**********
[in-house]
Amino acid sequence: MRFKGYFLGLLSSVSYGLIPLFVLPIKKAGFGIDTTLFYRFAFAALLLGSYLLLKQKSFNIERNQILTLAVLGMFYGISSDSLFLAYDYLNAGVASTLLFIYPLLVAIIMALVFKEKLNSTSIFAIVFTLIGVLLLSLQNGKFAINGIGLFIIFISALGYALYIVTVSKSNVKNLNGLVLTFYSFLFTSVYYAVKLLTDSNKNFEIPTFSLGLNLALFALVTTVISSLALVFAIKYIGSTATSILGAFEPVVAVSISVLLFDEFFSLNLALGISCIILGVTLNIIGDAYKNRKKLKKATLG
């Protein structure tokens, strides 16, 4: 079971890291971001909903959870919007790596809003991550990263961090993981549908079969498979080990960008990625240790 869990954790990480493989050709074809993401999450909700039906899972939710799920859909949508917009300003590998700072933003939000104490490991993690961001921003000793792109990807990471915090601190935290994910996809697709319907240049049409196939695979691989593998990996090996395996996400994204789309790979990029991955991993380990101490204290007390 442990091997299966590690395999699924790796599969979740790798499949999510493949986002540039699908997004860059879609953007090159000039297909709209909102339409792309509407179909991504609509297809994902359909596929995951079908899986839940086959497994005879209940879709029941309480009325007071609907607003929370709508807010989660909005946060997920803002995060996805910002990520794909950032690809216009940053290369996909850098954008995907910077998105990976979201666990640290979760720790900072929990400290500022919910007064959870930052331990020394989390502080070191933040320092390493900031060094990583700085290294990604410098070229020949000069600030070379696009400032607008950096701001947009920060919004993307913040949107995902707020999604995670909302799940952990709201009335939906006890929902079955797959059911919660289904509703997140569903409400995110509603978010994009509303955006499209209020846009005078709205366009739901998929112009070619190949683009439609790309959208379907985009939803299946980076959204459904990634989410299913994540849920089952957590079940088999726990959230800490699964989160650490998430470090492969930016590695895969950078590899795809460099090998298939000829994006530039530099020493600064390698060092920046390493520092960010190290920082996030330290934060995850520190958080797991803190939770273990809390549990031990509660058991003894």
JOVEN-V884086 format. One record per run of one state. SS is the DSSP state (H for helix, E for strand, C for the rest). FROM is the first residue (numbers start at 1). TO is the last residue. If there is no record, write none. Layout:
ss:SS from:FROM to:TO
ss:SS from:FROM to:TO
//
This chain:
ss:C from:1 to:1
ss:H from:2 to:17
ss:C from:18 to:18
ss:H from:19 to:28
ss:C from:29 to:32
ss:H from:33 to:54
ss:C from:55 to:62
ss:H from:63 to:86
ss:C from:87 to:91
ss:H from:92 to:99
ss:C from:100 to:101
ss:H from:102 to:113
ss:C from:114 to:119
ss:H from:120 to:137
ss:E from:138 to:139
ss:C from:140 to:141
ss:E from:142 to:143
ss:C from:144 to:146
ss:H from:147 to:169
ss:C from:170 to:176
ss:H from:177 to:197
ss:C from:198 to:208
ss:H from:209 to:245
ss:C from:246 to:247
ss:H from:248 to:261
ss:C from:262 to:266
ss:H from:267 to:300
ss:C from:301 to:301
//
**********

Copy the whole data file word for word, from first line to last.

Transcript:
[in-house]
Amino acid sequence: MRFKGYFLGLLSSVSYGLIPLFVLPIKKAGFGIDTTLFYRFAFAALLLGSYLLLKQKSFNIERNQILTLAVLGMFYGISSDSLFLAYDYLNAGVASTLLFIYPLLVAIIMALVFKEKLNSTSIFAIVFTLIGVLLLSLQNGKFAINGIGLFIIFISALGYALYIVTVSKSNVKNLNGLVLTFYSFLFTSVYYAVKLLTDSNKNFEIPTFSLGLNLALFALVTTVISSLALVFAIKYIGSTATSILGAFEPVVAVSISVLLFDEFFSLNLALGISCIILGVTLNIIGDAYKNRKKLKKATLG
């Protein structure tokens, strides 16, 4: 079971890291971001909903959870919007790596809003991550990263961090993981549908079969498979080990960008990625240790 869990954790990480493989050709074809993401999450909700039906899972939710799920859909949508917009300003590998700072933003939000104490490991993690961001921003000793792109990807990471915090601190935290994910996809697709319907240049049409196939695979691989593998990996090996395996996400994204789309790979990029991955991993380990101490204290007390 442990091997299966590690395999699924790796599969979740790798499949999510493949986002540039699908997004860059879609953007090159000039297909709209909102339409792309509407179909991504609509297809994902359909596929995951079908899986839940086959497994005879209940879709029941309480009325007071609907607003929370709508807010989660909005946060997920803002995060996805910002990520794909950032690809216009940053290369996909850098954008995907910077998105990976979201666990640290979760720790900072929990400290500022919910007064959870930052331990020394989390502080070191933040320092390493900031060094990583700085290294990604410098070229020949000069600030070379696009400032607008950096701001947009920060919004993307913040949107995902707020999604995670909302799940952990709201009335939906006890929902079955797959059911919660289904509703997140569903409400995110509603978010994009509303955006499209209020846009005078709205366009739901998929112009070619190949683009439609790309959208379907985009939803299946980076959204459904990634989410299913994540849920089952957590079940088999726990959230800490699964989160650490998430470090492969930016590695895969950078590899795809460099090998298939000829994006530039530099020493600064390698060092920046390493520092960010190290920082996030330290934060995850520190958080797991803190939770273990809390549990031990509660058991003894």
JOVEN-V884086 format. One record per run of one state. SS is the DSSP state (H for helix, E for strand, C for the rest). FROM is the first residue (numbers start at 1). TO is the last residue. If there is no record, write none. Layout:
ss:SS from:FROM to:TO
ss:SS from:FROM to:TO
//
This chain:
ss:C from:1 to:1
ss:H from:2 to:17
ss:C from:18 to:18
ss:H from:19 to:28
ss:C from:29 to:32
ss:H from:33 to:54
ss:C from:55 to:62
ss:H from:63 to:86
ss:C from:87 to:91
ss:H from:92 to:99
ss:C from:100 to:101
ss:H from:102 to:113
ss:C from:114 to:119
ss:H from:120 to:137
ss:E from:138 to:139
ss:C from:140 to:141
ss:E from:142 to:143
ss:C from:144 to:146
ss:H from:147 to:169
ss:C from:170 to:176
ss:H from:177 to:197
ss:C from:198 to:208
ss:H from:209 to:245
ss:C from:246 to:247
ss:H from:248 to:261
ss:C from:262 to:266
ss:H from:267 to:300
ss:C from:301 to:301
//